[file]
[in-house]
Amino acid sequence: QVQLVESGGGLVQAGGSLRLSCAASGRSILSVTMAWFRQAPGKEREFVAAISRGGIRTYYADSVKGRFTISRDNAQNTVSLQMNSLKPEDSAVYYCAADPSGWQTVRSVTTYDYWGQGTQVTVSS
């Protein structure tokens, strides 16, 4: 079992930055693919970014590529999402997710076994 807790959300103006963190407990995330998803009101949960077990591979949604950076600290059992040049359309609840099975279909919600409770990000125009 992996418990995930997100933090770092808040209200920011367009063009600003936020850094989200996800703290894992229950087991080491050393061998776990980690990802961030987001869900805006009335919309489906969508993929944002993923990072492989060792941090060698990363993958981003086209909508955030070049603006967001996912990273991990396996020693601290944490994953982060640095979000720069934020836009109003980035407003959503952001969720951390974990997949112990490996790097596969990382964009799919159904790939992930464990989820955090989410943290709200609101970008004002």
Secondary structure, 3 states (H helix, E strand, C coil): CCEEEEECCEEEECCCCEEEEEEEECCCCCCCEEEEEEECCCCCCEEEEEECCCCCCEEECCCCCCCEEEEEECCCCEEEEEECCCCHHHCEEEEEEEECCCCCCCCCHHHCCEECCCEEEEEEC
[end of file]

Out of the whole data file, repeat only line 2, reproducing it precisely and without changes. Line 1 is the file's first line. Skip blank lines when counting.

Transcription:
Amino acid sequence: QVQLVESGGGLVQAGGSLRLSCAASGRSILSVTMAWFRQAPGKEREFVAAISRGGIRTYYADSVKGRFTISRDNAQNTVSLQMNSLKPEDSAVYYCAADPSGWQTVRSVTTYDYWGQGTQVTVSS